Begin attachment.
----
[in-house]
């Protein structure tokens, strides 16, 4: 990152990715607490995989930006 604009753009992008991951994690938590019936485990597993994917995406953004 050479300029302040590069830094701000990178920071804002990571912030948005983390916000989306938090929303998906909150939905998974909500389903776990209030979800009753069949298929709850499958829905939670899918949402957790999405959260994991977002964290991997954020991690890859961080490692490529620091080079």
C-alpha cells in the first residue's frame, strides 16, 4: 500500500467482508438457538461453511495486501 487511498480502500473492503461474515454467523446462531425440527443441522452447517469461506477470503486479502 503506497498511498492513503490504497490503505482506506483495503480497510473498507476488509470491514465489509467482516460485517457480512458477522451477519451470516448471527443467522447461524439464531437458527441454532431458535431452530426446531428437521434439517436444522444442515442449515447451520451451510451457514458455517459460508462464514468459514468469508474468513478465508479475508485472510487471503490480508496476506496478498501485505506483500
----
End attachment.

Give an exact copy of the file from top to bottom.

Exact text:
[in-house]
């Protein structure tokens, strides 16, 4: 990152990715607490995989930006 604009753009992008991951994690938590019936485990597993994917995406953004 050479300029302040590069830094701000990178920071804002990571912030948005983390916000989306938090929303998906909150939905998974909500389903776990209030979800009753069949298929709850499958829905939670899918949402957790999405959260994991977002964290991997954020991690890859961080490692490529620091080079």
C-alpha cells in the first residue's frame, strides 16, 4: 500500500467482508438457538461453511495486501 487511498480502500473492503461474515454467523446462531425440527443441522452447517469461506477470503486479502 503506497498511498492513503490504497490503505482506506483495503480497510473498507476488509470491514465489509467482516460485517457480512458477522451477519451470516448471527443467522447461524439464531437458527441454532431458535431452530426446531428437521434439517436444522444442515442449515447451520451451510451457514458455517459460508462464514468459514468469508474468513478465508479475508485472510487471503490480508496476506496478498501485505506483500